From the July 2007 magazine.

Step Seven: Food For The Journey

Humility lends an AA new strength

I used to draw a blank when I heard the word "humility." Or perhaps not a blank so much as confusion. For me, to be humble was to have, as one dictionary put it, "a feeling of inferiority and insignificance," to feel inadequate and unworthy. The dictionary linked being humble with being humiliated, which in turn pointed to being dishonored, disgraced, and shamed. Its synonyms included "meekness," "submissiveness," and "lowliness."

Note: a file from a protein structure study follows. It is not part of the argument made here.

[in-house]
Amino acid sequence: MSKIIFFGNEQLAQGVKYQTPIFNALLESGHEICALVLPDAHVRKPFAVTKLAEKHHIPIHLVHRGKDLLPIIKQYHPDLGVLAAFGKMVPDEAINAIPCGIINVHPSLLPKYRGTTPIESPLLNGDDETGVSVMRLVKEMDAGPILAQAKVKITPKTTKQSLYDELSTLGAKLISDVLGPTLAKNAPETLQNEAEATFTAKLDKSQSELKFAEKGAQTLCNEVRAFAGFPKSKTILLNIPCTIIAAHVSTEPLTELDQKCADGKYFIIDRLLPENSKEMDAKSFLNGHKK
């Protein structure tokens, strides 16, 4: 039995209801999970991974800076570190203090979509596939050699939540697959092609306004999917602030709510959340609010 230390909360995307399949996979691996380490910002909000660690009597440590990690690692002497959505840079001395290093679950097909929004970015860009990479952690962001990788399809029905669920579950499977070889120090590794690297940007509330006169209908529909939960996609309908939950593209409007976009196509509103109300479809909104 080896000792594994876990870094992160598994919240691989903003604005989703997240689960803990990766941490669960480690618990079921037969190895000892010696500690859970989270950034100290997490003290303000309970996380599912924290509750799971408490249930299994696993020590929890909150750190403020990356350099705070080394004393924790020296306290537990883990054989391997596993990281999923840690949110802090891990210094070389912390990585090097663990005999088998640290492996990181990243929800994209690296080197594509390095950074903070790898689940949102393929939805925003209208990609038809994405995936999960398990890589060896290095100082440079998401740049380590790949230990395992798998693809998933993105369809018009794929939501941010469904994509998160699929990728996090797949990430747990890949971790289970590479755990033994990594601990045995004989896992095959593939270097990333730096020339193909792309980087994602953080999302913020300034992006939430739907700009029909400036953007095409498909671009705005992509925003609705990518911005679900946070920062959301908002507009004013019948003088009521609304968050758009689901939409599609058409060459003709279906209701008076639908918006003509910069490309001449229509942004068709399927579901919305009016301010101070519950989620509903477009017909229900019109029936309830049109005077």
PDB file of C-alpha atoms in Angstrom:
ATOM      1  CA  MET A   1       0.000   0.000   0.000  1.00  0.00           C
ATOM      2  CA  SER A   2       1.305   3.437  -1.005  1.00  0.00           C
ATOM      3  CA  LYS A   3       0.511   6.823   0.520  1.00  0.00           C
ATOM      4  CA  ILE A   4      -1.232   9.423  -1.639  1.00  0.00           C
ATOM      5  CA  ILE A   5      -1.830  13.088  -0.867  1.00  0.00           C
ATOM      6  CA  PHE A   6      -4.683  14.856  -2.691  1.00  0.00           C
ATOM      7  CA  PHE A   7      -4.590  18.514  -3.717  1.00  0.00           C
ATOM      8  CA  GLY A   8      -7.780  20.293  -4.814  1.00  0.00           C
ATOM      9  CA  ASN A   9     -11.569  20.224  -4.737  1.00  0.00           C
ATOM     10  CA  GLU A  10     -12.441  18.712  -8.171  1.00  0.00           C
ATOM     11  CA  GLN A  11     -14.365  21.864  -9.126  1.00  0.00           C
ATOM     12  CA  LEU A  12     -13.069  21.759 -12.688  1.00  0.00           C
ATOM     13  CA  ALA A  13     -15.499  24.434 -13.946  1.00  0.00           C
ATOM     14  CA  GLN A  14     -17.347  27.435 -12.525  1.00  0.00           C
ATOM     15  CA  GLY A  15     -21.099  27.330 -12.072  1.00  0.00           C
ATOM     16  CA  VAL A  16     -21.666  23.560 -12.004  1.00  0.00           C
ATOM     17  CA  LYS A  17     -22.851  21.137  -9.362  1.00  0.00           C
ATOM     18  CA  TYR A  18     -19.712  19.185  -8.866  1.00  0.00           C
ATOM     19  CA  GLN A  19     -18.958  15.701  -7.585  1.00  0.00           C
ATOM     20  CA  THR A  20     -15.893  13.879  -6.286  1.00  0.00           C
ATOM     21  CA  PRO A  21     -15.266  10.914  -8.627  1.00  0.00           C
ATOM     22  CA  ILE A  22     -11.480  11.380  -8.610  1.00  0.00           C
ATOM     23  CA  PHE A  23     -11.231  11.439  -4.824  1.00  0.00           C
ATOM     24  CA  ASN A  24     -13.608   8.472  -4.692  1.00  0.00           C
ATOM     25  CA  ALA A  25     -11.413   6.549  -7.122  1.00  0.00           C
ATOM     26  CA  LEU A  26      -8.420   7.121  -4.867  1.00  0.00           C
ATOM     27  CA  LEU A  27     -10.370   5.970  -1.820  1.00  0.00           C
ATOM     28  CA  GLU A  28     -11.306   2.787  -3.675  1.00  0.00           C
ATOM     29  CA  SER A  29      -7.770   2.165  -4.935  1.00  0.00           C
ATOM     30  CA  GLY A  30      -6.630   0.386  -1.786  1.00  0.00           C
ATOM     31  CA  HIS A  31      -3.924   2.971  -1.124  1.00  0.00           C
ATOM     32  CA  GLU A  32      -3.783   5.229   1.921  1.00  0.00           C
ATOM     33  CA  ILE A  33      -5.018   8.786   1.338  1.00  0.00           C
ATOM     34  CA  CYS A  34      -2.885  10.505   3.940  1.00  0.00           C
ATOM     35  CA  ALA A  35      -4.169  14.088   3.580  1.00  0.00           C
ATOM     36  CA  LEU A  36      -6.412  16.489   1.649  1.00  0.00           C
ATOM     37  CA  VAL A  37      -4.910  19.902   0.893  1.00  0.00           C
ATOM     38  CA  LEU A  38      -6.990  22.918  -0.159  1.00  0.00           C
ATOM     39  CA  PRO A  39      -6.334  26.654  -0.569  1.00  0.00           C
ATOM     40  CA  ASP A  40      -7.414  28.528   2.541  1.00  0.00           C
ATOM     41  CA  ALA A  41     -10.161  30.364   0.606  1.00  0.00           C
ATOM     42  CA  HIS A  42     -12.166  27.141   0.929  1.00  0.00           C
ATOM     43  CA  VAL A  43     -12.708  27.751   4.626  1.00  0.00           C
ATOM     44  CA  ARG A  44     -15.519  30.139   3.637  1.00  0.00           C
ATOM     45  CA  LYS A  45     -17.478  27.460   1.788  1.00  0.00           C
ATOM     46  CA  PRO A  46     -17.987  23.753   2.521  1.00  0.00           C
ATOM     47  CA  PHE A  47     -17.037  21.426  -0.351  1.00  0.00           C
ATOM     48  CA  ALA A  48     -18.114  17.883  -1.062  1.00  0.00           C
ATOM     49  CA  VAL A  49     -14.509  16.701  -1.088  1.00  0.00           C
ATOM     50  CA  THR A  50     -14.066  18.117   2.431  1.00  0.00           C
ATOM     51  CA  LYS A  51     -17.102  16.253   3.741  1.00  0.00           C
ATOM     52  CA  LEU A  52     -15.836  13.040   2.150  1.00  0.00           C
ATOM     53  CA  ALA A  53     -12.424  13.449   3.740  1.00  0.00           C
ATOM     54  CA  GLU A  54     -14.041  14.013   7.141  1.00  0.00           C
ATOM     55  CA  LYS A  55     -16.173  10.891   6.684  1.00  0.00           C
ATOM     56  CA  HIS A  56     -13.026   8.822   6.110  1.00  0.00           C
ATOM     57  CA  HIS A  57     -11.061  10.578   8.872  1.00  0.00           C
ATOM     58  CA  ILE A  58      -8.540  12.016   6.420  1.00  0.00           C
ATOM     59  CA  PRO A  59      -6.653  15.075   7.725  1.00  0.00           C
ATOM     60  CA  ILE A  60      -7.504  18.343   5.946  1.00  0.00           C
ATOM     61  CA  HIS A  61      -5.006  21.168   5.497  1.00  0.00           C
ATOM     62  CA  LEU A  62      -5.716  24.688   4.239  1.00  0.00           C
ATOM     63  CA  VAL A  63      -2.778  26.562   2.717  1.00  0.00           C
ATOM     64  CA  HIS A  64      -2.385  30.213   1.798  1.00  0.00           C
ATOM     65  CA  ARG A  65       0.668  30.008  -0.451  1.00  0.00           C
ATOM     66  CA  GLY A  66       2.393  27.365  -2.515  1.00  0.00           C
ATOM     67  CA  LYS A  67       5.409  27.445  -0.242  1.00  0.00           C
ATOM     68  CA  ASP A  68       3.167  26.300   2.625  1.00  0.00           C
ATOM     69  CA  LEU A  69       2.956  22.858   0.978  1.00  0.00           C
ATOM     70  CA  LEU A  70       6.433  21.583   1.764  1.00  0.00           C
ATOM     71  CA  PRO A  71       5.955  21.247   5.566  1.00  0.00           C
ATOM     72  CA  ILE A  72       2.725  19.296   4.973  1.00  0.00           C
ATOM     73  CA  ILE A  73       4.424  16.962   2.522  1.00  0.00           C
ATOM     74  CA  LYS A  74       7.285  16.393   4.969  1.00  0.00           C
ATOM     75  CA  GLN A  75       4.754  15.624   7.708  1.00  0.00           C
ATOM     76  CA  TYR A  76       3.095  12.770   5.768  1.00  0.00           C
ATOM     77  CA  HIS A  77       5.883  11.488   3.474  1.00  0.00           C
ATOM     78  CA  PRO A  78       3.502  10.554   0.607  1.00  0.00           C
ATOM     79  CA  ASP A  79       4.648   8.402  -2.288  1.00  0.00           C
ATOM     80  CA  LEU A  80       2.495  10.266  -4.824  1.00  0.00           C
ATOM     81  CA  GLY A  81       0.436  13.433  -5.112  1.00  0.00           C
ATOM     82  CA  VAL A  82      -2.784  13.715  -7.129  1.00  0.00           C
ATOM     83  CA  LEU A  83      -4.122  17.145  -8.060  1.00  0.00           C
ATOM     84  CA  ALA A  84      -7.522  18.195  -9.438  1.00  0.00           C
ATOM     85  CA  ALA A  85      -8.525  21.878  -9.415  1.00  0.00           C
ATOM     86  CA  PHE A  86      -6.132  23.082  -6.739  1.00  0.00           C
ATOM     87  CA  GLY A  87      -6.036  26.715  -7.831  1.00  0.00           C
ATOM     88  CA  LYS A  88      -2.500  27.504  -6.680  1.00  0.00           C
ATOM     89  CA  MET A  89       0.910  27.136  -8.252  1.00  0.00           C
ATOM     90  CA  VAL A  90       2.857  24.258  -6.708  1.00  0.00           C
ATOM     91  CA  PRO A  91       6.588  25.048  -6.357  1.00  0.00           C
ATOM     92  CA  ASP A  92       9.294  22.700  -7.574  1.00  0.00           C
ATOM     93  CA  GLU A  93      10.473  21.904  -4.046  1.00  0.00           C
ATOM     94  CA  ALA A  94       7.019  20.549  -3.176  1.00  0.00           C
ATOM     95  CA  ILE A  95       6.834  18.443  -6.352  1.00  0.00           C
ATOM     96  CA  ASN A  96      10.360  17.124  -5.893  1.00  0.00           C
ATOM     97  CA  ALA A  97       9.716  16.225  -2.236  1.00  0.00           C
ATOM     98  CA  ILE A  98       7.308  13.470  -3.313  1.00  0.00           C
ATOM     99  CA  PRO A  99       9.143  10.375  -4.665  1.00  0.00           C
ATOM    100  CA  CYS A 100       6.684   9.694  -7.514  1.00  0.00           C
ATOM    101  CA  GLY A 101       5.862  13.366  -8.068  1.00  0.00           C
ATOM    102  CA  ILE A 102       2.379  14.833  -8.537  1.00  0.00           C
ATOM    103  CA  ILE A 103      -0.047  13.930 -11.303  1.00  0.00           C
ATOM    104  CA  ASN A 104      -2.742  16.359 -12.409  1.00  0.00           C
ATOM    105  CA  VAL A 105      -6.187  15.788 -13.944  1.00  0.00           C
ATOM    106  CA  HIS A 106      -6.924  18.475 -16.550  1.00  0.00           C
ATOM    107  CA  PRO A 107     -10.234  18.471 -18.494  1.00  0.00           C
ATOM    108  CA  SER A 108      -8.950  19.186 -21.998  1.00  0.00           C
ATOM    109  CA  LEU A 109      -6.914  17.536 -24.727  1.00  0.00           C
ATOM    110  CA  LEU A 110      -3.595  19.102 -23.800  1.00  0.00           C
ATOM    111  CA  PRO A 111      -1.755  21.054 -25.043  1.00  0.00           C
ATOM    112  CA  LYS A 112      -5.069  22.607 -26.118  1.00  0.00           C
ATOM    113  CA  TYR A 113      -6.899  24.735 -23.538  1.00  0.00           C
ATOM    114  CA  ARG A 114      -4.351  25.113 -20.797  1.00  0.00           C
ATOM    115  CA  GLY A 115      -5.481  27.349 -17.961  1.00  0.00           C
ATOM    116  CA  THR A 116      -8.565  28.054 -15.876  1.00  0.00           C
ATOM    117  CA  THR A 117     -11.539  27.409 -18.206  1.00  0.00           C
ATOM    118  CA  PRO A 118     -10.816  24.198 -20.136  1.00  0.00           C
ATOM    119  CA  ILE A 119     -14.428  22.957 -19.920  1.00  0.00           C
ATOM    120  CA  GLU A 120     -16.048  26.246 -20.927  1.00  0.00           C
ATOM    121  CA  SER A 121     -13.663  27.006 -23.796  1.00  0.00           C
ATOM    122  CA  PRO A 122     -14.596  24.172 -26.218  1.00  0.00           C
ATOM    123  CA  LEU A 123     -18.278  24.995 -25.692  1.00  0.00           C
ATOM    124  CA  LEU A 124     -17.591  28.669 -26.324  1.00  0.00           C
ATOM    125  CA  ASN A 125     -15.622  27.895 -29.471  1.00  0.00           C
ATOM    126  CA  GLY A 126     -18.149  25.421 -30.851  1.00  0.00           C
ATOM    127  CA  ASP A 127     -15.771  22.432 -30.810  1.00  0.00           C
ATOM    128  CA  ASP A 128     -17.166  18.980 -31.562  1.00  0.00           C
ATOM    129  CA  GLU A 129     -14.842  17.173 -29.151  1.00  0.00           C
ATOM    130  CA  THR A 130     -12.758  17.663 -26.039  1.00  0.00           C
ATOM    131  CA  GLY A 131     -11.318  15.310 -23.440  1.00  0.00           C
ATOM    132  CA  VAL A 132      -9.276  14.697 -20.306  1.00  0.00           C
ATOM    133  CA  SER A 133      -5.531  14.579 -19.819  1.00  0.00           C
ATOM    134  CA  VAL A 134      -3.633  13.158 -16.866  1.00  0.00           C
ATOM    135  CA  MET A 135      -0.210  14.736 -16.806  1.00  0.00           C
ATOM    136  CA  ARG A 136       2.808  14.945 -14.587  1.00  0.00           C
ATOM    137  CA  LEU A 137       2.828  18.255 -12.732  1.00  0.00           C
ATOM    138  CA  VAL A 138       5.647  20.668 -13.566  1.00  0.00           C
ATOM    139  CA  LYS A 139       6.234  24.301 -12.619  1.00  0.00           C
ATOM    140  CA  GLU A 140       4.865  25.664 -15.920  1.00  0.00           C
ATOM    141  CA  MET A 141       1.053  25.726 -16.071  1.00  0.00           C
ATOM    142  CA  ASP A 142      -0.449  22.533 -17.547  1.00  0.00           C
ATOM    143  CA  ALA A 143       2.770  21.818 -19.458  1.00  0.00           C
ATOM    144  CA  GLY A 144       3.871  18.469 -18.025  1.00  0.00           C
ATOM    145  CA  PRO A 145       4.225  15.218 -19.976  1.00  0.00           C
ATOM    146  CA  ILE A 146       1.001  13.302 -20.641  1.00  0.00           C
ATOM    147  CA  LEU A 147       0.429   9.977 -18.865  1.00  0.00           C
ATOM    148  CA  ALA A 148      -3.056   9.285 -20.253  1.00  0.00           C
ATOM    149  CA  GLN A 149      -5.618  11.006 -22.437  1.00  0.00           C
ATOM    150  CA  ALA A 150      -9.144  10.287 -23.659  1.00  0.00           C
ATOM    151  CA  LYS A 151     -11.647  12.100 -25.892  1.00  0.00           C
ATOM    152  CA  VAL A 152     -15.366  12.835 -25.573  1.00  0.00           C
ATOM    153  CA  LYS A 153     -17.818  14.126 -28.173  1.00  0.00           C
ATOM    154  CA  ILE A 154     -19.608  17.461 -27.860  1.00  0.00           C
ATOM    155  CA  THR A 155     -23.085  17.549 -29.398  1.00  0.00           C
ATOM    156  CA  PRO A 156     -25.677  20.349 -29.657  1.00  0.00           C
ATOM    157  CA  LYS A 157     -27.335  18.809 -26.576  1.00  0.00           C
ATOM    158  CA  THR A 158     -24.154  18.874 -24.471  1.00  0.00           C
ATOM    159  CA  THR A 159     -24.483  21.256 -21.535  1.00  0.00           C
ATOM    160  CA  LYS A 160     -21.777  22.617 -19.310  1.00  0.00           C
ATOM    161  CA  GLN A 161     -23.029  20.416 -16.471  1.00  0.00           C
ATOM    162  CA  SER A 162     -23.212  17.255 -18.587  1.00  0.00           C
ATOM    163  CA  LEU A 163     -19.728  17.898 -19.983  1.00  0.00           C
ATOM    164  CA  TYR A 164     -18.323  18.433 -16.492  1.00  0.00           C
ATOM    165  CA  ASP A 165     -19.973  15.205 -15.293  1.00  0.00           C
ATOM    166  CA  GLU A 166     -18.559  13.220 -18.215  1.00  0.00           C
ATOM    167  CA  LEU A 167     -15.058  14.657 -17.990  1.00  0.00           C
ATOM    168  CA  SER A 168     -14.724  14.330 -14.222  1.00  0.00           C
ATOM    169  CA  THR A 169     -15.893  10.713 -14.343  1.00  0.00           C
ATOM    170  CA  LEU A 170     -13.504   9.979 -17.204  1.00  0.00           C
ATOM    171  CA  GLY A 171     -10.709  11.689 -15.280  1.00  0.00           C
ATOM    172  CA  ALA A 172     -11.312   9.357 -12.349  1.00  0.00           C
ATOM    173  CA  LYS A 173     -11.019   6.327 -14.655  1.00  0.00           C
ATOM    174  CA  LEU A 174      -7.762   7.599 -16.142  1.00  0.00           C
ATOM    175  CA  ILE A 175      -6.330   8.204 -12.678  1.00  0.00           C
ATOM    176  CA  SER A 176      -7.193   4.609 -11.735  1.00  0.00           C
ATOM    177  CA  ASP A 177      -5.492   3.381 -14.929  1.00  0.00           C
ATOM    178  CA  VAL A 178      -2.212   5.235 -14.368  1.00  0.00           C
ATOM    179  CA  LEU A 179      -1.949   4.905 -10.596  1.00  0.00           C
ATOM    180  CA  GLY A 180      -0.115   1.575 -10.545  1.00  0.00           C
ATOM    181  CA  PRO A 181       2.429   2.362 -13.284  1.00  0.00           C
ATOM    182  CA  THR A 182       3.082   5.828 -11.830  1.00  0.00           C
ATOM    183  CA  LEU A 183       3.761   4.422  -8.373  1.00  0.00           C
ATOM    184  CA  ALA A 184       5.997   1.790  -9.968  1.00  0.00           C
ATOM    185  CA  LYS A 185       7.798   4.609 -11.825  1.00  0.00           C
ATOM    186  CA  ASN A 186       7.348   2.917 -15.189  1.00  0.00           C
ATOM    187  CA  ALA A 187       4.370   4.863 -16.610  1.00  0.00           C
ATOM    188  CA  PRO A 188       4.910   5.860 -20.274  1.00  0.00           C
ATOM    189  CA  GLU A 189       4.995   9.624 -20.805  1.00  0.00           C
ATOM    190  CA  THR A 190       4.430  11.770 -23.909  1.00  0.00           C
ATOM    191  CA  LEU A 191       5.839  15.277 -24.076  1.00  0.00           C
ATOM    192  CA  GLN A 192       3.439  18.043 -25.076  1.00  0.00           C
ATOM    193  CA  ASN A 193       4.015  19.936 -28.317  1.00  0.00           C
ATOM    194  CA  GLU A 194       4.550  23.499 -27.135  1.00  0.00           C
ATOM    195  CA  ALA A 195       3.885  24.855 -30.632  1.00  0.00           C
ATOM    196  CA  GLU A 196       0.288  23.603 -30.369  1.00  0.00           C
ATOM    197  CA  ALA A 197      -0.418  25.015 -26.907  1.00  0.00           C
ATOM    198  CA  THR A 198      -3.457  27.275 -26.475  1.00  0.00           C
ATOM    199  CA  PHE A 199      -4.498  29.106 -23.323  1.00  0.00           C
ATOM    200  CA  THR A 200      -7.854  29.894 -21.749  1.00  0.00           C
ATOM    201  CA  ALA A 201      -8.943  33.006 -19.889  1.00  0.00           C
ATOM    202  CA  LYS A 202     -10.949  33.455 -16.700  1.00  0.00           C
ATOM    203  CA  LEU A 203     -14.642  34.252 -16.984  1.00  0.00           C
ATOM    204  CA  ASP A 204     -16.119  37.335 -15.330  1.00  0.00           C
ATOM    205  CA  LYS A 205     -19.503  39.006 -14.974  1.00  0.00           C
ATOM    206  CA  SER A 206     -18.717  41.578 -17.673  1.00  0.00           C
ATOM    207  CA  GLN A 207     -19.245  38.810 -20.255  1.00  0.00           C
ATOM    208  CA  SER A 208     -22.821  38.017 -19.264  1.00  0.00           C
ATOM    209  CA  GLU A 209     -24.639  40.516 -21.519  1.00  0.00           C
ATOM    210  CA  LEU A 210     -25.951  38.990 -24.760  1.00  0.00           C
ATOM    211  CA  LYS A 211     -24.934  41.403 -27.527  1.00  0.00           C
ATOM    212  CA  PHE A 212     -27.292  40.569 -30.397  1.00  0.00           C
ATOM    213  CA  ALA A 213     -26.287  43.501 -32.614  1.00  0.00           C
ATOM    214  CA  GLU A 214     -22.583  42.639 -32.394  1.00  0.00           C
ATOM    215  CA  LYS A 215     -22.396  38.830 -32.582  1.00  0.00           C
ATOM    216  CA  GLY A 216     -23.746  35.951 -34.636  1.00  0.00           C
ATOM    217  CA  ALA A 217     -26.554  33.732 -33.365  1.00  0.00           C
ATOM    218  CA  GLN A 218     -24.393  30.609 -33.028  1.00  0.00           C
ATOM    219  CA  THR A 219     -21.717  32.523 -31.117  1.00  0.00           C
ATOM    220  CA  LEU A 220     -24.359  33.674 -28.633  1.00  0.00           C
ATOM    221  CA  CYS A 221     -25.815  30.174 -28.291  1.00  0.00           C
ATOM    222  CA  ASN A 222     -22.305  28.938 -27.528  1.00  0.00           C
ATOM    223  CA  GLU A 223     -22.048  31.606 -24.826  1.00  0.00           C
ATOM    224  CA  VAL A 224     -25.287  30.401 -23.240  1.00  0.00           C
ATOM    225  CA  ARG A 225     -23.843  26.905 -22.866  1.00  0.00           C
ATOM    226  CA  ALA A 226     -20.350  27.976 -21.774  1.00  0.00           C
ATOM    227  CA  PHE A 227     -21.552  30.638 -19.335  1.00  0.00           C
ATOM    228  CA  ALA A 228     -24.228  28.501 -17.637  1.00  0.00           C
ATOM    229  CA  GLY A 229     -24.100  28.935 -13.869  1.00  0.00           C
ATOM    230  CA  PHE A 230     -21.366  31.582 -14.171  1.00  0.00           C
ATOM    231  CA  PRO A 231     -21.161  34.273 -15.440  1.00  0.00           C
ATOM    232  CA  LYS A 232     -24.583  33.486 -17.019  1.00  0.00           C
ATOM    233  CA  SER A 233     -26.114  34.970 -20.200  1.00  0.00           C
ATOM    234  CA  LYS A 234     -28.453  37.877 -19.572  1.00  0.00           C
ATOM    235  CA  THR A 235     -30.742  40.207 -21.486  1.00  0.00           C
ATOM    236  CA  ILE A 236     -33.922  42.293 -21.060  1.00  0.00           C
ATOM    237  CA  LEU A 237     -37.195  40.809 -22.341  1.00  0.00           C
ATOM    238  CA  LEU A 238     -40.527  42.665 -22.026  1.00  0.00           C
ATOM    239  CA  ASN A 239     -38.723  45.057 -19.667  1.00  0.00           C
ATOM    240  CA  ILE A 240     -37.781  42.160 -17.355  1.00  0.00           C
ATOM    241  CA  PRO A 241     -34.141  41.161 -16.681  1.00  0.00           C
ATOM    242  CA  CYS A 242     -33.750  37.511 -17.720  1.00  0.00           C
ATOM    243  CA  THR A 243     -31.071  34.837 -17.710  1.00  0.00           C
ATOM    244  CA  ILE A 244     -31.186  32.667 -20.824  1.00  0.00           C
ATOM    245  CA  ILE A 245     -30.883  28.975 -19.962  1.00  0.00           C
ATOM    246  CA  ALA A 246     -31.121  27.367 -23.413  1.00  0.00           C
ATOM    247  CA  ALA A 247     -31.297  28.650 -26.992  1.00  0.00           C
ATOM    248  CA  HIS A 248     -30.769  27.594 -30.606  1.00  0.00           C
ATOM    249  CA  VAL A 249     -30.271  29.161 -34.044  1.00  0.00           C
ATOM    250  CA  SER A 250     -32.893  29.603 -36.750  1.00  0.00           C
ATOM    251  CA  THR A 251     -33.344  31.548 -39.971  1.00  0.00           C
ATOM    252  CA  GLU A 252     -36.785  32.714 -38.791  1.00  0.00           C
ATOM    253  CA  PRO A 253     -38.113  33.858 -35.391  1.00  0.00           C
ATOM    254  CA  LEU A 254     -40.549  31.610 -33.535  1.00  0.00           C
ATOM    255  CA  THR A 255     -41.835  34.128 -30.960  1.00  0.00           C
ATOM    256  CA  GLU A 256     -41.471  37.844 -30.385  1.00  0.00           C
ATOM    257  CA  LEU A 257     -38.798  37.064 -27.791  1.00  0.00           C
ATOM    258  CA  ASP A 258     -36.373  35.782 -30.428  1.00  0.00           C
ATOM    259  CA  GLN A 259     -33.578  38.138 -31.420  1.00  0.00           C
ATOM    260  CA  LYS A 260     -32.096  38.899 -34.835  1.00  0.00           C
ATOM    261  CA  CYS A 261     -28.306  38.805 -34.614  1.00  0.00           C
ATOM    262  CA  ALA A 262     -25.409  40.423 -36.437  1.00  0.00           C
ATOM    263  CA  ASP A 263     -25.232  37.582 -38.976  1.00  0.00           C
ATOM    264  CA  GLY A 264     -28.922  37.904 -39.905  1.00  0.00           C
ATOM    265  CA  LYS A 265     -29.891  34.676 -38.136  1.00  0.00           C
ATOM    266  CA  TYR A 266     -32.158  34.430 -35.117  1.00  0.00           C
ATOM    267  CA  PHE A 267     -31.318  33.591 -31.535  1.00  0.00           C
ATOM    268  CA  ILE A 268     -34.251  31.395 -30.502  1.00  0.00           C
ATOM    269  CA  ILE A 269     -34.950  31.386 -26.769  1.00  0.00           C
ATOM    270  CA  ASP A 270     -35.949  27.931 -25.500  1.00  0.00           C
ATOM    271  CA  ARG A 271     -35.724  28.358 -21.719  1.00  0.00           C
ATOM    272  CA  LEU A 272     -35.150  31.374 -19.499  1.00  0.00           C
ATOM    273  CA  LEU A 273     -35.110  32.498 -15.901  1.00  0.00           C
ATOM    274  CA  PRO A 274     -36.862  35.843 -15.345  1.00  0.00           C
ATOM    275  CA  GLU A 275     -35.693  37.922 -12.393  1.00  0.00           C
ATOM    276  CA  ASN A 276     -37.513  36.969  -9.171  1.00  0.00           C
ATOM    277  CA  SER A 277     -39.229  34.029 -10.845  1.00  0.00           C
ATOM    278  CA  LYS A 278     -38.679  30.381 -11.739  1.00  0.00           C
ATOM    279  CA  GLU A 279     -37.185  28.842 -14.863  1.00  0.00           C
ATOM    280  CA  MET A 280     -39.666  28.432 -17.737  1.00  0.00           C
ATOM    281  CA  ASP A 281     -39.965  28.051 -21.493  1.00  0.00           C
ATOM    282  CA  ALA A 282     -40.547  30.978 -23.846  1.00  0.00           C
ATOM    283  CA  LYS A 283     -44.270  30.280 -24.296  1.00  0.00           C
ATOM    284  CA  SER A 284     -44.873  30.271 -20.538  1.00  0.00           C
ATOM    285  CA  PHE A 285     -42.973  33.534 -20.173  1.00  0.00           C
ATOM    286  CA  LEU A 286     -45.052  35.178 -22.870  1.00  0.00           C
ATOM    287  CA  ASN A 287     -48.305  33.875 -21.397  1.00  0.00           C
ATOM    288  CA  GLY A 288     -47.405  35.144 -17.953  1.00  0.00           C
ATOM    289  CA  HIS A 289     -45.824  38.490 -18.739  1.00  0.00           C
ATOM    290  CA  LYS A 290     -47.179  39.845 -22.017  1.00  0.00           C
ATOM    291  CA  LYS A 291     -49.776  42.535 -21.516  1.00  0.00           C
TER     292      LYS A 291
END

I didn't want humility! Shame and feelings of inferiority haunted me not only in active alcoholism but even before, in a childhood marked by various forms of abuse and neglect. I was the kid who failed in sports, a member of the out-group, and a loner who would lose himself in a book because he couldn't fit in with the guys. In a couple of places, the Big Book spoke of the importance of ego-deflation. I understood that there were people with a grandiose opinion of themselves who could profit from a good helping of ego-deflation--but I came to the rooms feeling empty and unworthy.

-- Jamie C.

West Henrietta, New York

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